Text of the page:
Members of the House of Lords completed third reading of the Defamation Bill, the final chance to amend the bill, yesterday (Monday 25 February).
Lord Fowler (Conservative) opened the debate by proposing an amendment to Clause 2. He explained the overall purpose of the clause: '... which is to provide a low-cost remedy for the public and the press without the expense of going to law.' The amendment sought to amend Lord Puttnam's (Labour) amendment made in report stage.
He continued: 'My major point is that the two lines at the end of Clause 2 are not necessary and, above all, give an entirely wrong impression to the public of what the clause is trying to do and of the beneficial impact and effect that it could have.'
Lord McNally (Liberal Democrat) responded on behalf of the government and explained: 'The amendment of my noble friend Lord Fowler is welcome in so far as it will remove an element of the Puttnam amendment that went further than Lord Justice Leveson recommended.' Following the response the amendment was agreed.
The Defamation Bill has completed its passage through the House of Lords and will be returned to the Commons with amendments for consideration.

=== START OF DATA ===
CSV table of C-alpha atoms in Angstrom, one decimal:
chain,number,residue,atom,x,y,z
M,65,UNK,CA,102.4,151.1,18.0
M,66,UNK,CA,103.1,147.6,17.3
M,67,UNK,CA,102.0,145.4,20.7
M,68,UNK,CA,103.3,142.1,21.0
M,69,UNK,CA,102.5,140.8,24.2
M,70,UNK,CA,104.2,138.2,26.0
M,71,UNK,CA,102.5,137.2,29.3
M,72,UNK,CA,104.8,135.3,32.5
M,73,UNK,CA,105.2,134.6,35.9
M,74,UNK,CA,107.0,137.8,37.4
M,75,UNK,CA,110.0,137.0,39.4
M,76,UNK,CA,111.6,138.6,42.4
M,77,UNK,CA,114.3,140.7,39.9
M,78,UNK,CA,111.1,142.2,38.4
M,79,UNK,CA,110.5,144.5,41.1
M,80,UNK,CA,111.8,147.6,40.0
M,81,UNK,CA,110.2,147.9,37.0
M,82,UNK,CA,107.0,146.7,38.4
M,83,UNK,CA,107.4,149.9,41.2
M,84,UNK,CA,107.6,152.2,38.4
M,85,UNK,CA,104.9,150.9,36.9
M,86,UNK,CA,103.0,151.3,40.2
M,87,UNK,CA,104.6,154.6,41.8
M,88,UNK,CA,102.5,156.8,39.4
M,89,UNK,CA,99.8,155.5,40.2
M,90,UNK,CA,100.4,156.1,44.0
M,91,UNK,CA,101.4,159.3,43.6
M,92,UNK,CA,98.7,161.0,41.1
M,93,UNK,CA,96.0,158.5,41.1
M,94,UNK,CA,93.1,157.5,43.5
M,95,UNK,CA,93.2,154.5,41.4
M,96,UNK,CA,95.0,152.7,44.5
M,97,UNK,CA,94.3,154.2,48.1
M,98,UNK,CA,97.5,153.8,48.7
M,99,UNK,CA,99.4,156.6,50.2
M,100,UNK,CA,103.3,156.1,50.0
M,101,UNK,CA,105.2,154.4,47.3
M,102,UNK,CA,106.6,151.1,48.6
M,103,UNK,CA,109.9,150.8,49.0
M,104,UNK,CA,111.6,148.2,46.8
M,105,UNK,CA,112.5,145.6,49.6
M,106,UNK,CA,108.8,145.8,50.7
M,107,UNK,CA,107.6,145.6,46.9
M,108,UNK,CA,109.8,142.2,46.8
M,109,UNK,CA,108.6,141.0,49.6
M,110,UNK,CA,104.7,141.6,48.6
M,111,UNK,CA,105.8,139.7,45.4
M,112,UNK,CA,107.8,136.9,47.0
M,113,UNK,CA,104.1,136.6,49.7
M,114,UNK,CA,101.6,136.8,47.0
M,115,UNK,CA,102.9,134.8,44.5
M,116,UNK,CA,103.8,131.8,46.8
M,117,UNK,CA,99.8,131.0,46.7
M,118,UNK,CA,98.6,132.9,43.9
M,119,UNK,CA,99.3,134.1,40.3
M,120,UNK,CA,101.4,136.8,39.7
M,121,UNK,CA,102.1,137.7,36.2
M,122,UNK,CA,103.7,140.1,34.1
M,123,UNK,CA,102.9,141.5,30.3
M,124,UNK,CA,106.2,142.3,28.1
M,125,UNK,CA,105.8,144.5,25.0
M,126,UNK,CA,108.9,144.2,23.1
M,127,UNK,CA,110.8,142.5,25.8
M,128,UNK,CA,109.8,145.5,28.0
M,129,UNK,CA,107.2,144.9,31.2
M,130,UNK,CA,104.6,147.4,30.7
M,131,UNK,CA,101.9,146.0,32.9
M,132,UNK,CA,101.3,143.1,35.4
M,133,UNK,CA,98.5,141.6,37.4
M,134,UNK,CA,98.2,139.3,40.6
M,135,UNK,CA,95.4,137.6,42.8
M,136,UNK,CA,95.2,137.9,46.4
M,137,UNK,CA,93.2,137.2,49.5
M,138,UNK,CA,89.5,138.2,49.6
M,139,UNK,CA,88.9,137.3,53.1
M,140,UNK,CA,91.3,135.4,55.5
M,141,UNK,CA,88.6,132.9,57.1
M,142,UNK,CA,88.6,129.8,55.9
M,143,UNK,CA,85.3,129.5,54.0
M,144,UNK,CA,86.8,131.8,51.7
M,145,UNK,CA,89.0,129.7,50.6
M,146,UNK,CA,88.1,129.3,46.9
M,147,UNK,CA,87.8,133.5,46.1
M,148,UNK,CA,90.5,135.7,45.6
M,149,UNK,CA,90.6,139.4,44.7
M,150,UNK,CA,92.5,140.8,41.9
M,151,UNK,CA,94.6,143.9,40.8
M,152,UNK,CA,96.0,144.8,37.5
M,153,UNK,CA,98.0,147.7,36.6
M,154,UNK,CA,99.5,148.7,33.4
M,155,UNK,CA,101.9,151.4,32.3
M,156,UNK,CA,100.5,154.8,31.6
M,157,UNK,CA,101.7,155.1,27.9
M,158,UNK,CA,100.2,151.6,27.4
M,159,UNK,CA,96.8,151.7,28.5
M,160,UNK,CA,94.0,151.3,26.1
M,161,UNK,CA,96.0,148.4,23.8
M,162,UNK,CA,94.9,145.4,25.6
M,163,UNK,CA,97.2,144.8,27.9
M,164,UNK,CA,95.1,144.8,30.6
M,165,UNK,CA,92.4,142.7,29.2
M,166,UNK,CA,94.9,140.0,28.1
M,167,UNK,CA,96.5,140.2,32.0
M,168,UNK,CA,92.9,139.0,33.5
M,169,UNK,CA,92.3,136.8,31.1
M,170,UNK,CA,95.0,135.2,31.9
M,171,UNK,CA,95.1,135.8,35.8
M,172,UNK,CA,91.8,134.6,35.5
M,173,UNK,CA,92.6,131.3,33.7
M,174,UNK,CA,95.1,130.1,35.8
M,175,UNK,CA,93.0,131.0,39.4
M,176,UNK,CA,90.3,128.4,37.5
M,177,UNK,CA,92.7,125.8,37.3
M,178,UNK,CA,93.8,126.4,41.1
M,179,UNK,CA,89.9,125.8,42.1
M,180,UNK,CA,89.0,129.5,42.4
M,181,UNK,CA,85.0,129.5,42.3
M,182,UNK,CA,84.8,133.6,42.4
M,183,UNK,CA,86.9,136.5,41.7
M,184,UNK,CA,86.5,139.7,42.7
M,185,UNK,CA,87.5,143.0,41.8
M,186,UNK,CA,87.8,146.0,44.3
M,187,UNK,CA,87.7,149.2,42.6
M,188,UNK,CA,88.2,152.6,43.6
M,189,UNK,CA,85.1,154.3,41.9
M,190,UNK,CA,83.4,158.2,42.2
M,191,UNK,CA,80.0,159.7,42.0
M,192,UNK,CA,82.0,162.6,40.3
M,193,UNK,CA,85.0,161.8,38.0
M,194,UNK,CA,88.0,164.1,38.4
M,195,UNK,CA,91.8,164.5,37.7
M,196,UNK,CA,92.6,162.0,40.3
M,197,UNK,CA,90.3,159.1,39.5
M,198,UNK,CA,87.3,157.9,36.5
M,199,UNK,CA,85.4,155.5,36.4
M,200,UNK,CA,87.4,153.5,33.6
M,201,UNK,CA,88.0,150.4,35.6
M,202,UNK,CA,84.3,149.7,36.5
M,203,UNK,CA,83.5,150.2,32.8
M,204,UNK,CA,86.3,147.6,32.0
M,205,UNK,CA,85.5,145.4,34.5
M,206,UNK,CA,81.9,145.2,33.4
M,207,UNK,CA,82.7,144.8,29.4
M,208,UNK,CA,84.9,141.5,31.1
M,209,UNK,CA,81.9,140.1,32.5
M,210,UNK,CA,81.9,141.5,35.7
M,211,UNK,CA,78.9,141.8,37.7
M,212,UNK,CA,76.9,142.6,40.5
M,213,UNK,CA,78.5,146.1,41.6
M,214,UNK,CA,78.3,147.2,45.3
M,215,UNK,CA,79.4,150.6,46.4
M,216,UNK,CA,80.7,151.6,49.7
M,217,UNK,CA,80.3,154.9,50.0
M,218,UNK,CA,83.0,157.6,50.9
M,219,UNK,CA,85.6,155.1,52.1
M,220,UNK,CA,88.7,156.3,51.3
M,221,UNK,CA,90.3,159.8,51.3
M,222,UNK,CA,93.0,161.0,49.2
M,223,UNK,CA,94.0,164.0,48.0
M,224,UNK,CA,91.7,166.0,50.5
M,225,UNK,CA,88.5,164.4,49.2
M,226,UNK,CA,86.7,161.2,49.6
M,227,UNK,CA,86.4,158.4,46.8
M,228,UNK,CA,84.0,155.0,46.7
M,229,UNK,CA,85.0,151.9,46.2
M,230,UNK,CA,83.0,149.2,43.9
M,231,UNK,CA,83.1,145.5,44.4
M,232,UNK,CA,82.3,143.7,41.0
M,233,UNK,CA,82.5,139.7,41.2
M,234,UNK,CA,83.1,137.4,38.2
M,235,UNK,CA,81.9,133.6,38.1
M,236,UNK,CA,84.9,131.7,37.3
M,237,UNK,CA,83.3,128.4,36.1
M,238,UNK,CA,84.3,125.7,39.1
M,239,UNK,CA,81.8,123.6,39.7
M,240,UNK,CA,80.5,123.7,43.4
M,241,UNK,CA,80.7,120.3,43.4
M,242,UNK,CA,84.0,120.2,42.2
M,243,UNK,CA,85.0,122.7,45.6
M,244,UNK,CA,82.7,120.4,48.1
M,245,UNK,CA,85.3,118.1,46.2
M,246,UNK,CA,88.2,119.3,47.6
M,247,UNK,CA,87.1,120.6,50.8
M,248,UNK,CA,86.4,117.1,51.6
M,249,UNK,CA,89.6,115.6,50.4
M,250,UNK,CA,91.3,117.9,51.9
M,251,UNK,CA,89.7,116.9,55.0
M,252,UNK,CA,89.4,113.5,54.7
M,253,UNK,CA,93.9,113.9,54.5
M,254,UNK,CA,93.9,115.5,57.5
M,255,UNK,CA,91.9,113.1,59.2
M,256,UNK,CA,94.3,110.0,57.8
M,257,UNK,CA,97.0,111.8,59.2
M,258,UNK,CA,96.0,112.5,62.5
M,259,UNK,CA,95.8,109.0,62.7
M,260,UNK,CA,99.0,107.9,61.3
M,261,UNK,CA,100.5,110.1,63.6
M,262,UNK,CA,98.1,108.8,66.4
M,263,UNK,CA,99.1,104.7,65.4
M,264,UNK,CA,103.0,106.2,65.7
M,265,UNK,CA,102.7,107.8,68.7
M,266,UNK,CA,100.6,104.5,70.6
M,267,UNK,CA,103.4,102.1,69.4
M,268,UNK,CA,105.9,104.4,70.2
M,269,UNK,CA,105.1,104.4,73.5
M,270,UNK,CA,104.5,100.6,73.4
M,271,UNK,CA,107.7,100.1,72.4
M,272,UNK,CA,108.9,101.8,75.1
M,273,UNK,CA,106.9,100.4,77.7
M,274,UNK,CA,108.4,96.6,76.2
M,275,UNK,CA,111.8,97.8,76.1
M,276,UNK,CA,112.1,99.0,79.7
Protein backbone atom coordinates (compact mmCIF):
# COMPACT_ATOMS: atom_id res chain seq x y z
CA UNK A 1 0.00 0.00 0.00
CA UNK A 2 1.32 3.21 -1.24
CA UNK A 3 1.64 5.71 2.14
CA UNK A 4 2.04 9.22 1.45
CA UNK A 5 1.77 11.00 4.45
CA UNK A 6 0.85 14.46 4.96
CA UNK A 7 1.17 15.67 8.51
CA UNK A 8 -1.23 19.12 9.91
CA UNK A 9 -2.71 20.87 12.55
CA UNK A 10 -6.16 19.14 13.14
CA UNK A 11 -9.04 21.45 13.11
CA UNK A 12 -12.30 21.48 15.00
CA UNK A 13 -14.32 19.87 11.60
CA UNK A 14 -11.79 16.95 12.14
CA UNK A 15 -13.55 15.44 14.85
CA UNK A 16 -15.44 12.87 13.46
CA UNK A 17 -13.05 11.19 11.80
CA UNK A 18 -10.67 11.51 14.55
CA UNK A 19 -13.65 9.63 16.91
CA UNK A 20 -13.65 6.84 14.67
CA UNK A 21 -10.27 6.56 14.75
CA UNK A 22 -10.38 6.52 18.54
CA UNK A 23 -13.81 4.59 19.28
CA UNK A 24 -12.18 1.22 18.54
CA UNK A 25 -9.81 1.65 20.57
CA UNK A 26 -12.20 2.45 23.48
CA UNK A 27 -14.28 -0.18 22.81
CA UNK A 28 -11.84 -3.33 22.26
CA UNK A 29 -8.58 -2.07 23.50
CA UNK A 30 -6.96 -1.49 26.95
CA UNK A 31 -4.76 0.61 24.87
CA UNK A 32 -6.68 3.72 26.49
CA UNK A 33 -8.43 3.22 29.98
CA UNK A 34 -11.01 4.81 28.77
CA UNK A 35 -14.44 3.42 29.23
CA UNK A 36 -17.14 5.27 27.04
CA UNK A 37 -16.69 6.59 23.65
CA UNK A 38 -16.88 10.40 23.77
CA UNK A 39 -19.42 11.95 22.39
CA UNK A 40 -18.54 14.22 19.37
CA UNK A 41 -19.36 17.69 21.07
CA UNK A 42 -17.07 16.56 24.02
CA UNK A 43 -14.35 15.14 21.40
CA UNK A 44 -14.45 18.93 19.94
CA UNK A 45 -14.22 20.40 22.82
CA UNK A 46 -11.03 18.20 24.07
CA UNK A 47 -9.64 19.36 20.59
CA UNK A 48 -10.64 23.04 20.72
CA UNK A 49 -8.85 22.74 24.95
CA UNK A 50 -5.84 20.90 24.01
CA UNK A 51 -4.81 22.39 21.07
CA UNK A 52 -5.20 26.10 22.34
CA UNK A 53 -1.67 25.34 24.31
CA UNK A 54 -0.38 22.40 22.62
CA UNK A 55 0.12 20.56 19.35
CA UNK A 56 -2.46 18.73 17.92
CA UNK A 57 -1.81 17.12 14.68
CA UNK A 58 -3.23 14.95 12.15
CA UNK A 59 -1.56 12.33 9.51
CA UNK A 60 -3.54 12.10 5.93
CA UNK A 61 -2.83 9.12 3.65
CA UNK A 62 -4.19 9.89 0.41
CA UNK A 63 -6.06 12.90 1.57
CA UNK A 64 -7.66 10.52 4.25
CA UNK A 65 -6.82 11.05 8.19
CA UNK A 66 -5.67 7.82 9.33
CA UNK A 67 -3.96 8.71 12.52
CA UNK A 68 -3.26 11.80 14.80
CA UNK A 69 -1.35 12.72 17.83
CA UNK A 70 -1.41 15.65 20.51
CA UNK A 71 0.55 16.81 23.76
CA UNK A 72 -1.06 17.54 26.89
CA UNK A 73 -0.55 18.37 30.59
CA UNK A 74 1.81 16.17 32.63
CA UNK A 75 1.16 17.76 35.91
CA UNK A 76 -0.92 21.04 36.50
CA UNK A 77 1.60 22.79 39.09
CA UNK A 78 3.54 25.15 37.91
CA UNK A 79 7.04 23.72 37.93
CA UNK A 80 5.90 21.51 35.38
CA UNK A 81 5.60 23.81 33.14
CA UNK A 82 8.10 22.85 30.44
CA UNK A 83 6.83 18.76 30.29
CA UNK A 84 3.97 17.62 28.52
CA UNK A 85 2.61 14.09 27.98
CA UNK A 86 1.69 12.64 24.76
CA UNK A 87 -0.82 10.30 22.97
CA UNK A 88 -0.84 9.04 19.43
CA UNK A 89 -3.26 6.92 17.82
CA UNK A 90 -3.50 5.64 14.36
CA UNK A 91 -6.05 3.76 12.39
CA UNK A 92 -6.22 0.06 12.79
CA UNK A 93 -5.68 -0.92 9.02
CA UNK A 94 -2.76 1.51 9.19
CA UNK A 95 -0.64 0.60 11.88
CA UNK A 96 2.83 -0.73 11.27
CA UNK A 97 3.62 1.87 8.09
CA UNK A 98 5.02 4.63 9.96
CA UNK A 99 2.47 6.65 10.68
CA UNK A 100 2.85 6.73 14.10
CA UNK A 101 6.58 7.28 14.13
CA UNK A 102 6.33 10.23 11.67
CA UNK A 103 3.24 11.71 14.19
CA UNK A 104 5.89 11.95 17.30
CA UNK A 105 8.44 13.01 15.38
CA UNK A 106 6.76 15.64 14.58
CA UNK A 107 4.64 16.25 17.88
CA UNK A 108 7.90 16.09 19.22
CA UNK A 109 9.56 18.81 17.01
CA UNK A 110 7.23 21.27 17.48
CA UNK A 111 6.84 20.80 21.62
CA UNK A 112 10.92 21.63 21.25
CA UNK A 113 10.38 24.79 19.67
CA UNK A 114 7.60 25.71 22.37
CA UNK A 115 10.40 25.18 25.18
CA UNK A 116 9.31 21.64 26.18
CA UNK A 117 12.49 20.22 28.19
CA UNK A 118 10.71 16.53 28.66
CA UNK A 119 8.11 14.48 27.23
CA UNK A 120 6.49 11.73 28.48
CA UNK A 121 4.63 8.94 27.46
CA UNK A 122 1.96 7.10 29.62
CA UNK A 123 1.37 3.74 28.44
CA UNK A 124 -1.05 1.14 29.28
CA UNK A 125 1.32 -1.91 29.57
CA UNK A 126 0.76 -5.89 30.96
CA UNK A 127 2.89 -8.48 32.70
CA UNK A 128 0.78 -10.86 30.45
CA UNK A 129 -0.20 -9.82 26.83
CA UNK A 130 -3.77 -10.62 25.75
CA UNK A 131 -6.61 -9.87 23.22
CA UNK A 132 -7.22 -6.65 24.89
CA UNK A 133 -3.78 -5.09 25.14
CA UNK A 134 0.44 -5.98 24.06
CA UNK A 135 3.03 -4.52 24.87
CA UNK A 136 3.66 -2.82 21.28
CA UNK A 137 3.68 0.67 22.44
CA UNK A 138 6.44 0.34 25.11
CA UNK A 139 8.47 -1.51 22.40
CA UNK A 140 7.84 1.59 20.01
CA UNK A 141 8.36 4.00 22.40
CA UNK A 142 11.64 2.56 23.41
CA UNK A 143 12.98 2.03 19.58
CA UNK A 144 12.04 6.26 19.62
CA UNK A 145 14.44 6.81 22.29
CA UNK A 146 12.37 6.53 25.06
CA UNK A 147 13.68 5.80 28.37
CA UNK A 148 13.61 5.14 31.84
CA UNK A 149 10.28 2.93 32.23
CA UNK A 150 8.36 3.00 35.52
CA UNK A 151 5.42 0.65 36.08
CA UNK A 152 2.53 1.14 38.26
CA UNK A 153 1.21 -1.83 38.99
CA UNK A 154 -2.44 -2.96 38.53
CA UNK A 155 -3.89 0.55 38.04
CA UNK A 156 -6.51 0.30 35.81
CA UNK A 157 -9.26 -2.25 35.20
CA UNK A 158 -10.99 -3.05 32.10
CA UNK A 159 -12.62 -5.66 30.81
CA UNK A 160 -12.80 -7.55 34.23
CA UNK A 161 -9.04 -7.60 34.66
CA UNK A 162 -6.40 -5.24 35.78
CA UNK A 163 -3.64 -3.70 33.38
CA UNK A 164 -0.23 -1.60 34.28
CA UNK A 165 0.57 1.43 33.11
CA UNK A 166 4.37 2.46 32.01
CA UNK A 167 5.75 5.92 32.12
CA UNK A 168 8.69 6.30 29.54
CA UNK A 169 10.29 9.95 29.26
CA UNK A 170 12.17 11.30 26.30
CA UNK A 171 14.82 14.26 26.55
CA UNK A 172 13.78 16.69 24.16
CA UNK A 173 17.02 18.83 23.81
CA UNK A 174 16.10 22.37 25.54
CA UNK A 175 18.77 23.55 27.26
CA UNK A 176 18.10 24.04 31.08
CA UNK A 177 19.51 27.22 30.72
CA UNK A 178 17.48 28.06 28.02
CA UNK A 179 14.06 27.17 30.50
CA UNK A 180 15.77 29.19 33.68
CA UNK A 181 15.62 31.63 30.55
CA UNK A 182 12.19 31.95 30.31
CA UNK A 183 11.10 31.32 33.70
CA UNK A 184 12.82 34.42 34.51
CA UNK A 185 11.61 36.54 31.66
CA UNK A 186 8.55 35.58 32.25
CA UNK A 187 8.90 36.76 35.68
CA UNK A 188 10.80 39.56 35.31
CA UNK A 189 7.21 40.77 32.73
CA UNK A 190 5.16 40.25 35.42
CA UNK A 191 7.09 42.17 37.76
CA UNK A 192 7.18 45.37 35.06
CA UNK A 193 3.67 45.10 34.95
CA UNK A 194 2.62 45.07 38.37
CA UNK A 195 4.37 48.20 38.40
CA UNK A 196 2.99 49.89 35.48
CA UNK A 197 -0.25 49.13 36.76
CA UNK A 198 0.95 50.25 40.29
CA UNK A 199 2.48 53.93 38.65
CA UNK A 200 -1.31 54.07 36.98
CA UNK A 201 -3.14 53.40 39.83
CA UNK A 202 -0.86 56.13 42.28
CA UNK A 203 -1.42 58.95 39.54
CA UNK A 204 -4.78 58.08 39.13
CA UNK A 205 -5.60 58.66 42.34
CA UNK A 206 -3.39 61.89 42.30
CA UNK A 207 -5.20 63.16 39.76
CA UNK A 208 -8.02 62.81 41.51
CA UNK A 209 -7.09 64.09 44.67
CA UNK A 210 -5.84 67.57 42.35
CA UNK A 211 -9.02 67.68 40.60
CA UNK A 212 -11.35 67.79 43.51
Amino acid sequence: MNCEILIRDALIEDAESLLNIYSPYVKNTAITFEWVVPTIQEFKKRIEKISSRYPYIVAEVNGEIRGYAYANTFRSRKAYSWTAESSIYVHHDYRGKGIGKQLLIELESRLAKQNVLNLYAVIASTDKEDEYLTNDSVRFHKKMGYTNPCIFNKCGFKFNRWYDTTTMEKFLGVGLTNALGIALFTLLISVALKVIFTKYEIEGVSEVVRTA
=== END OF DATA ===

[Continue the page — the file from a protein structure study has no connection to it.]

More about the Defamation Bill
The bill was introduced in the Lords at first reading on 8 October, having completed its stages in the House of Commons.
The Defamation Bill aims to reform the law of defamation to ensure that a fair balance is struck between the right to freedom of expression and the protection of reputation. It looks to make a number of substantive changes to the law, but is not designed to be the single law on defamation.
The bill proposes to introduce a requirement for claimants to show that they have suffered serious harm before suing for defamation and a defence of 'responsible publication on matters of public interest'. It will also consider new statutory defences of truth and honest opinion to replace the common law defences of justification and fair comment.
Previous stages of the Defamation Bill
What is consideration of amendments/ping pong?
Once the bill has completed its passage through the second chamber the bill will return to the Commons where they will consider the amendments made. Both Houses need to agree to the exact wording of the bill and the bill may 'ping pong' between both houses until this happens.
When the exact wording of the bill has been agreed by both Houses the bill is ready for royal assent. Once a bill receives royal assent it becomes an Act of Parliament (proposals in the bill become law).